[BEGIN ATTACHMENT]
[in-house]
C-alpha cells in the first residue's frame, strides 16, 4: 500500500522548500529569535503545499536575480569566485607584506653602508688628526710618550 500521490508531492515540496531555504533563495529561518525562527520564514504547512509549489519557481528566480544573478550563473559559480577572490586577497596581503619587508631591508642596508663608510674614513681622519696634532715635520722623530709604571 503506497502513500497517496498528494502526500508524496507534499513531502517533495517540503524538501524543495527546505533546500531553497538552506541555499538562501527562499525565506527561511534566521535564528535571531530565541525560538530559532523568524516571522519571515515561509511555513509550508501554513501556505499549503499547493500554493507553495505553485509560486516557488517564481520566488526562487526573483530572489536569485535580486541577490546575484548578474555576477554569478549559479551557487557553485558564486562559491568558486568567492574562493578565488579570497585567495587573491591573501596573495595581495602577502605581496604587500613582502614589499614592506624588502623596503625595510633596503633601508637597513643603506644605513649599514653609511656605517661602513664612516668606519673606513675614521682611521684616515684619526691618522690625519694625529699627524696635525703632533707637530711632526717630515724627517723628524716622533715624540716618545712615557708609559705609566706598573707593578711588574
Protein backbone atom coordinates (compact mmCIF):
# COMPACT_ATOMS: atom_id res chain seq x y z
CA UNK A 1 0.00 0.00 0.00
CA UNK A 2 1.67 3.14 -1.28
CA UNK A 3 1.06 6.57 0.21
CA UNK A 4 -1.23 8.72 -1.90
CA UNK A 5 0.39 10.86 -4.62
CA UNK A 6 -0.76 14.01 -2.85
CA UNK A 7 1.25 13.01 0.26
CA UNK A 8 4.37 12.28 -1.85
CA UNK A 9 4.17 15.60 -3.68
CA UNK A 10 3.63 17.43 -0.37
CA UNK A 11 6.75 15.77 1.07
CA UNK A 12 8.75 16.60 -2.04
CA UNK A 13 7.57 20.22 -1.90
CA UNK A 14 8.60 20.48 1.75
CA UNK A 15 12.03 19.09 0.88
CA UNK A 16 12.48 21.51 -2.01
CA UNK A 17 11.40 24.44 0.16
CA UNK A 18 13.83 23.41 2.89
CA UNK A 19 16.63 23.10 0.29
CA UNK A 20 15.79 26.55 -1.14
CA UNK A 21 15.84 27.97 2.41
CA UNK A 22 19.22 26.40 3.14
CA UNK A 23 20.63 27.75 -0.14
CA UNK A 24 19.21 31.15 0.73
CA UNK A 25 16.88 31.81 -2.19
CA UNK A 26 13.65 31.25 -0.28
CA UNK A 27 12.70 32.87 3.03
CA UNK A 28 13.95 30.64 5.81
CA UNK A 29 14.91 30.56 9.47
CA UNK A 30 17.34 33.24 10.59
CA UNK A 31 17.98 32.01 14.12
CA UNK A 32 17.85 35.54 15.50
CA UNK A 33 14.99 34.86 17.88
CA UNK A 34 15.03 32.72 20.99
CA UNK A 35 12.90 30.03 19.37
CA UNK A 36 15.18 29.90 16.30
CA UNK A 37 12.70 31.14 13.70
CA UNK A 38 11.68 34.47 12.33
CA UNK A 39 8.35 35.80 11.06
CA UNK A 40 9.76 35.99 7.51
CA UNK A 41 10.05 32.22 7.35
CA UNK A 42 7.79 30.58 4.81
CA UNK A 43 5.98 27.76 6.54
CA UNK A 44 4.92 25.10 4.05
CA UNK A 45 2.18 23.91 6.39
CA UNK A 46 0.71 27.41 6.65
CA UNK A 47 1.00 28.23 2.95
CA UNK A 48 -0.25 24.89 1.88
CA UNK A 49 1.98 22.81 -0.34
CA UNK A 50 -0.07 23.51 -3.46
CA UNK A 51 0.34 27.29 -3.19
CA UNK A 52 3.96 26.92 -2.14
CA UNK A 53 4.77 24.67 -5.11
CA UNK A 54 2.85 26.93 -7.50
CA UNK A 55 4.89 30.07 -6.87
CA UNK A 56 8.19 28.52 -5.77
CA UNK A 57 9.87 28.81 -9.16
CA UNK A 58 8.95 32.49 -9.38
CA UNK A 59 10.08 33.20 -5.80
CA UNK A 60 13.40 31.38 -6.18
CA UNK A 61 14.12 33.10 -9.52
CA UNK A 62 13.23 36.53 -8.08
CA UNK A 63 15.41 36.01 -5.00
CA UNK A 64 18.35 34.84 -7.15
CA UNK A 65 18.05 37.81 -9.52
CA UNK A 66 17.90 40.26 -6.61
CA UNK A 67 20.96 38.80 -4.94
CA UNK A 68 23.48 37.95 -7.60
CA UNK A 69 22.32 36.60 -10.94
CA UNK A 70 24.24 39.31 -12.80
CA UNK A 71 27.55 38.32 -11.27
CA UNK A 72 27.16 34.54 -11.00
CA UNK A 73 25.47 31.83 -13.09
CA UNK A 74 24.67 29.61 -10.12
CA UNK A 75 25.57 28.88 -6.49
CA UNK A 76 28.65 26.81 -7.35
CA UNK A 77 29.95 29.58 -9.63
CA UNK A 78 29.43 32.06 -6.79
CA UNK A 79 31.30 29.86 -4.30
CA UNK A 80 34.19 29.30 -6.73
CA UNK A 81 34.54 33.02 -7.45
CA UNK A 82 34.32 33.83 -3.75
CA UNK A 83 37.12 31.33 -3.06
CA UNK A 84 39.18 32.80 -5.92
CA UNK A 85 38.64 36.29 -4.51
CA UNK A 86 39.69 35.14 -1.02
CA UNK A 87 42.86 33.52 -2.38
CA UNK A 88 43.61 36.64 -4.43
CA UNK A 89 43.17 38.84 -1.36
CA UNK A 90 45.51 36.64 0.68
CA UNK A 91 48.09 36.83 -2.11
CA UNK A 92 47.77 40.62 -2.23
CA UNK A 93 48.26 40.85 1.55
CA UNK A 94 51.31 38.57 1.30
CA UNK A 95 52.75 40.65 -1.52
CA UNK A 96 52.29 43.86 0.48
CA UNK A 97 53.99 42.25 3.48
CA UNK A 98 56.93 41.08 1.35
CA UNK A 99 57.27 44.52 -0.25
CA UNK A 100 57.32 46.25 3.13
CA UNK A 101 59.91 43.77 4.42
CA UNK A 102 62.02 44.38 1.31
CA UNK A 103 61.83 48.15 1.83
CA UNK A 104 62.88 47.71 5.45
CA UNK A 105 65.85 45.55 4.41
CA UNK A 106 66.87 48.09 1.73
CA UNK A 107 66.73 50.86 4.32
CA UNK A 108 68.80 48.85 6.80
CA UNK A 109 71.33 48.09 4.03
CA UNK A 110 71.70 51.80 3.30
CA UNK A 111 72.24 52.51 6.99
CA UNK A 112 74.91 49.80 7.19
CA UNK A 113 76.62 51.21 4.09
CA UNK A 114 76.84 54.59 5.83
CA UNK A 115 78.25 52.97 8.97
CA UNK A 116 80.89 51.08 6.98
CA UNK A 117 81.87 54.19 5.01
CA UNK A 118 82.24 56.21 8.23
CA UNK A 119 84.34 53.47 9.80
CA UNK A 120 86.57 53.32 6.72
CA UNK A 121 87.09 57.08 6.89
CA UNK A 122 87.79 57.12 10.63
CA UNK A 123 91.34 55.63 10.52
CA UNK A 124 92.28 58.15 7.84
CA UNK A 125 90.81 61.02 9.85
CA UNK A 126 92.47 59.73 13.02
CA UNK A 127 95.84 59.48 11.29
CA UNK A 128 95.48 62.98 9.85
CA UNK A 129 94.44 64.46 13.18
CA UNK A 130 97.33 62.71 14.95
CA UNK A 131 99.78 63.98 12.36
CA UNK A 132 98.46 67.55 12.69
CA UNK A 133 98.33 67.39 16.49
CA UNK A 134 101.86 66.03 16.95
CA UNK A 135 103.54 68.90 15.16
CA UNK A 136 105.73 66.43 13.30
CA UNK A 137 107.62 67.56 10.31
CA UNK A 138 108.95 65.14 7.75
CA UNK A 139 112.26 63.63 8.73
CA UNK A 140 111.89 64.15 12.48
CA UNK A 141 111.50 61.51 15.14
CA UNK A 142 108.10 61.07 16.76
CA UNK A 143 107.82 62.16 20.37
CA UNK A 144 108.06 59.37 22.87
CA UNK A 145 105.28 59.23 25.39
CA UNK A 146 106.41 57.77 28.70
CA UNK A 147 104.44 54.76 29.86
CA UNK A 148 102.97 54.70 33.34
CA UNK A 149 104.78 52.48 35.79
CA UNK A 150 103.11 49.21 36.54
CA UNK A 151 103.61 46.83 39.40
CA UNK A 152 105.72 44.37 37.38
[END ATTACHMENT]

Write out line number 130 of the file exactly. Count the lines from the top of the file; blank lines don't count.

CA UNK A 126 92.47 59.73 13.02